Originally posted on July 19, 2023 by the New Pittsburgh Courier
CARLOS T. CARTER
As we continue our discussion around the Social Determinants of Health, we are centering on incarceration and its impact on health. Carlos T. Carter, President and CEO of the Urban League of Greater Pittsburgh, shares his ideas:
What are your thoughts on the ways the mass industrial prison complex disproportionality impacts Black and brown communities?
Our country spends $10.3 billion incarcerating nearly 2 million people. However, we are not willing to fully invest in education, housing, and other resources that could prevent incarceration. The big business of incarceration is making a few people rich, while impoverishing and devastating whole communities of color.
There is a concerted effort to dehumanize and criminalize Black people, leading to their overrepresentation in the prison system when compared to White Americans. Black people receive harsher sentences for similar crimes committed by their White counterparts. They are also more likely to sit in jail due to being unable to afford bail. Overinvestment in incarceration is setting up our children and future generations for failure.
It is difficult to unlock your greatness when you are imprisoned. It is challenging to be a good parent, financially provide, and positively contribute to your child’s social and emotional development when you are locked up. Our incarcerated Black fathers cannot participate in Father’s Day activities at their child’s school, and that is devastating to our children! Imagine how you would feel as a kid on the basketball team or as a cheerleader when you up look in the stands and don’t see your parent because they are locked up. This is heartbreaking!
What are some of the ways that the Urban League of Greater Pittsburgh supports people who have histories of incarceration and their families?
We help returning citizens in many ways. We help to remove barriers by connecting them to job training and placement, housing, emergency food support, and by providing opportunities to help the whole family at our three Family Support Centers.
More specifically, we help people with first month’s rent and security deposit. We have provided food, basic necessities, and other supplies to people when they leave the county jail.
We currently provide free adult job training programs like COMPTIAA and CISCO leading to certifications and living wage jobs in the tech sector. We also offer paid job training for individuals aged 55 and up through our Urban Senior Job Program with special support for those facing high barriers. We are actively recruiting people to join both programs-please see our website ulpgh.org for more information.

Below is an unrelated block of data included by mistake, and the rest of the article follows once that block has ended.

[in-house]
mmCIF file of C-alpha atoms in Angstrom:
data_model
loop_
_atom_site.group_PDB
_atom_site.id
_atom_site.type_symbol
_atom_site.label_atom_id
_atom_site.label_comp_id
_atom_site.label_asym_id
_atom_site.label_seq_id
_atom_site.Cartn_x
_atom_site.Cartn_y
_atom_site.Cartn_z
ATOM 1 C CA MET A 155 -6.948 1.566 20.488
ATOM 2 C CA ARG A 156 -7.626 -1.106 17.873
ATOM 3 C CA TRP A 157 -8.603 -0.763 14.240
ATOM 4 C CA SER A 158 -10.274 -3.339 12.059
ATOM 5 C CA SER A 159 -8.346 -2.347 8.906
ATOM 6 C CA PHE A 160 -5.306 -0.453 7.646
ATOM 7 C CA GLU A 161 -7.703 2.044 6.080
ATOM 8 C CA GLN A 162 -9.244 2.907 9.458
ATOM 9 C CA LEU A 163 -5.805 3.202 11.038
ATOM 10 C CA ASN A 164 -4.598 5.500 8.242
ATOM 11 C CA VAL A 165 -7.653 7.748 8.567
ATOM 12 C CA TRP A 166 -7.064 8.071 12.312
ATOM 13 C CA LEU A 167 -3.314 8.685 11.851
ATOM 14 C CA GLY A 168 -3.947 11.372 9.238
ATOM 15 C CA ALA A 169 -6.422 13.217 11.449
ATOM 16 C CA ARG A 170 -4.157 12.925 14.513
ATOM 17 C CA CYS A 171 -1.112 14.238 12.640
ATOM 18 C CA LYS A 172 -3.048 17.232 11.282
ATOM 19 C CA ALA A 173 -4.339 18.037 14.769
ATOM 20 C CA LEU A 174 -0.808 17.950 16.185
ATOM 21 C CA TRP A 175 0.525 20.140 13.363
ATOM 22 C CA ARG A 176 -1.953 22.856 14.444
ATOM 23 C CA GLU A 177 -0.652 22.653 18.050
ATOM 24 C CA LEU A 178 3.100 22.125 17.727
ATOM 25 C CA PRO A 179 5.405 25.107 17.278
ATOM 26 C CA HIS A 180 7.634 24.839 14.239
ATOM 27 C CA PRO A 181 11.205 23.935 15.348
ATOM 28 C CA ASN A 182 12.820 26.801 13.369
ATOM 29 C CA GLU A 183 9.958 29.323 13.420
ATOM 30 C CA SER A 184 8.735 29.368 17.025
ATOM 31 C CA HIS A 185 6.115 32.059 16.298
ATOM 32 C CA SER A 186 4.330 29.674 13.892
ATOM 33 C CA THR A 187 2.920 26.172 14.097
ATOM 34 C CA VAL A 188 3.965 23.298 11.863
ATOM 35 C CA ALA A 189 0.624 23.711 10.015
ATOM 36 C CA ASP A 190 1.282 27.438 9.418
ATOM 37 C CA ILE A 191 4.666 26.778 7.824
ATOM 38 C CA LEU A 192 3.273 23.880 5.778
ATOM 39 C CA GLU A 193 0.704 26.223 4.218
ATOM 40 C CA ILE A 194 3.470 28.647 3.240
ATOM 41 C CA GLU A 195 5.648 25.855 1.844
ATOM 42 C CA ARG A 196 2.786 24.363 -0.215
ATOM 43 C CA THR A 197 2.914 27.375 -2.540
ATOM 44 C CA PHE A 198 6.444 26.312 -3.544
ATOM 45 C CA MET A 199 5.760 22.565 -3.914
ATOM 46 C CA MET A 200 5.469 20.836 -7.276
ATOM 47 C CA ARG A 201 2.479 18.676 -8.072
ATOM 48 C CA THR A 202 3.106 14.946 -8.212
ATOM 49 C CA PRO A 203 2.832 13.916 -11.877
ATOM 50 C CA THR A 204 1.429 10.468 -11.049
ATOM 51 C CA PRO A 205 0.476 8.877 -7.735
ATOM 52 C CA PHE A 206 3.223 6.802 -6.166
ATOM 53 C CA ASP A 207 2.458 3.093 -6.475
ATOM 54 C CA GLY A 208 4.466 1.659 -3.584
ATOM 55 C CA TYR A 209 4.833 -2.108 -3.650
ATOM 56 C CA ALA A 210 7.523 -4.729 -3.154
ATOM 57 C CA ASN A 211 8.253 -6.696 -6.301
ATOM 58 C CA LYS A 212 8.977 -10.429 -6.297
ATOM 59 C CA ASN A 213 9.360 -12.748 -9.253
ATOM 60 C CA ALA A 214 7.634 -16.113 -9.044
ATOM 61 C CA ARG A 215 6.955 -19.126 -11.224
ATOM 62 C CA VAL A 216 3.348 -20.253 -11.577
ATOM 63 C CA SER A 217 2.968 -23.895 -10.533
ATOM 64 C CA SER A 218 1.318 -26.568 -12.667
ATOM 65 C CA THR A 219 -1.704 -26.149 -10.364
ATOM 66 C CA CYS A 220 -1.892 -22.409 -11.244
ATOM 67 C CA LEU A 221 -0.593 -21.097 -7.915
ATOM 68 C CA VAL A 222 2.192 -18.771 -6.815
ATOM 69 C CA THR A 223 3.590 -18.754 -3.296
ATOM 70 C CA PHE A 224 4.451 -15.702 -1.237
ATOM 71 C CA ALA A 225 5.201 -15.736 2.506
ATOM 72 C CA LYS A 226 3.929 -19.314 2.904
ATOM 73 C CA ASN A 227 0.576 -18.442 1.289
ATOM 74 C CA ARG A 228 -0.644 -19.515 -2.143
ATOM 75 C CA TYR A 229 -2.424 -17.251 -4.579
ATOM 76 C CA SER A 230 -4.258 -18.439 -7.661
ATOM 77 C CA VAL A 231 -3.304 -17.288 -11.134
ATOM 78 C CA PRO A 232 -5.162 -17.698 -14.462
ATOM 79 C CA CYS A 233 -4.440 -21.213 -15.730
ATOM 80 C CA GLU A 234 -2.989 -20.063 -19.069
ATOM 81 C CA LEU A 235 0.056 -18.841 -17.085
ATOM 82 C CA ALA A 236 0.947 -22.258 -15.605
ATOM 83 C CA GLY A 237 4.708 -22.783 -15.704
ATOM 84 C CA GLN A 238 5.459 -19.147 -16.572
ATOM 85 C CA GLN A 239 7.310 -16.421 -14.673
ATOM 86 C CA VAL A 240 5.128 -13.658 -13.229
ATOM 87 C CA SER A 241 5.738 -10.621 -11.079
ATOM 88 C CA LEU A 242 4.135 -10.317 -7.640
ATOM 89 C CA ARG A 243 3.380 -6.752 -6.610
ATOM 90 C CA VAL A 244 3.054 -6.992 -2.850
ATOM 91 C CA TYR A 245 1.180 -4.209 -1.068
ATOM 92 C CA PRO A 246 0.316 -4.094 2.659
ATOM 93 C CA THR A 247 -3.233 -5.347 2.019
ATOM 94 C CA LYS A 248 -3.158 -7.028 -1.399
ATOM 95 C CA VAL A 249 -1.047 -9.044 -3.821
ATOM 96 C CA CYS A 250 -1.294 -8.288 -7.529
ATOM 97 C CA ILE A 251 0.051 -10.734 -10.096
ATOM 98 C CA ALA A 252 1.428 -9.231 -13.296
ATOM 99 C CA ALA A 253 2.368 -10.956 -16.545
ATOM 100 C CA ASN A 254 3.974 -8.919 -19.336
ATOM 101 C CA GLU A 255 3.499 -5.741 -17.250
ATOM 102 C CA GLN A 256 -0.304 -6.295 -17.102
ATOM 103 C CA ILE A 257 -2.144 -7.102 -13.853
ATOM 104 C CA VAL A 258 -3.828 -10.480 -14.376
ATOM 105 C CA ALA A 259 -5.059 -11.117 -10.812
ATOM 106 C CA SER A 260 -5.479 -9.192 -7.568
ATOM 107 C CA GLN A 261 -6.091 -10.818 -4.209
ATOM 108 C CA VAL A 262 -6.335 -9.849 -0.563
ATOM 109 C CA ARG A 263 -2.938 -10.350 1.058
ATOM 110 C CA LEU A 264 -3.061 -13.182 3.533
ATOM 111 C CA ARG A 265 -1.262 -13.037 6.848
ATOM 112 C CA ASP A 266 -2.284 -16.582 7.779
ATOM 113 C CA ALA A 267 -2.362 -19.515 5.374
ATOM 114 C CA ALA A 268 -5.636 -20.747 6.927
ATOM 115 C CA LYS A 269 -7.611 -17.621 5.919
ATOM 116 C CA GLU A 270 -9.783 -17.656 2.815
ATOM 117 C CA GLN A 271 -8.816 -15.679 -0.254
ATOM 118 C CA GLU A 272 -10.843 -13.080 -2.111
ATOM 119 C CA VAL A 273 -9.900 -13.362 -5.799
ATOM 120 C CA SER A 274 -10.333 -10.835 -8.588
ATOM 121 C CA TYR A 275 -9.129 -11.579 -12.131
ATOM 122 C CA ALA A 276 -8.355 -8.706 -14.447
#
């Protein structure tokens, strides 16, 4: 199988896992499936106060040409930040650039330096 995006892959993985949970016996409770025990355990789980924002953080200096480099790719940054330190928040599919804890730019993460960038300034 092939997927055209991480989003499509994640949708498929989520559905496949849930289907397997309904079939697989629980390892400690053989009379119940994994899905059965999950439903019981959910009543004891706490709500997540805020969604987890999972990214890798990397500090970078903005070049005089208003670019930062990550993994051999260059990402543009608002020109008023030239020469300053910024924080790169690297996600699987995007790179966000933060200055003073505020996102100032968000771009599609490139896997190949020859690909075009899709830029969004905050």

Further, we provide youth leadership opportunities for our teen girls and boys through our Black Male Leadership Development Institute and Black Female Leadership Development Institute. Each cohort of both programs includes young people who have been impacted by parental incarceration.
As we work together to create a community where everyone feels cherished and supported, what can our readers do to advocate for change?
First, we need to address the stigma around returning citizens and must recognize their humanity and value as people. We must invest in their potential. It is in everyone’s best interest that our formerly incarcerated neighbors are reintegrated into society by being presented with opportunities to gain the financial independence needed to break cycles of poverty and recidivism.
We also must find ways to invest less in the prison industrial complex and invest more in housing, education, and greater support systems for our youth and families.
Finally, we must vote for candidates in all offices who support an approach to criminal justice reform that empowers people to learn from their mistakes and positions them to be thriving, contributing members of society. We need leaders who will commit to disrupt this toxic system that continues to eviscerate the dignity and quality of life for Black and brown people who have sacrificed so much for our country!
Carlos T. Carter is President and CEO of Urban League of Greater Pittsburgh.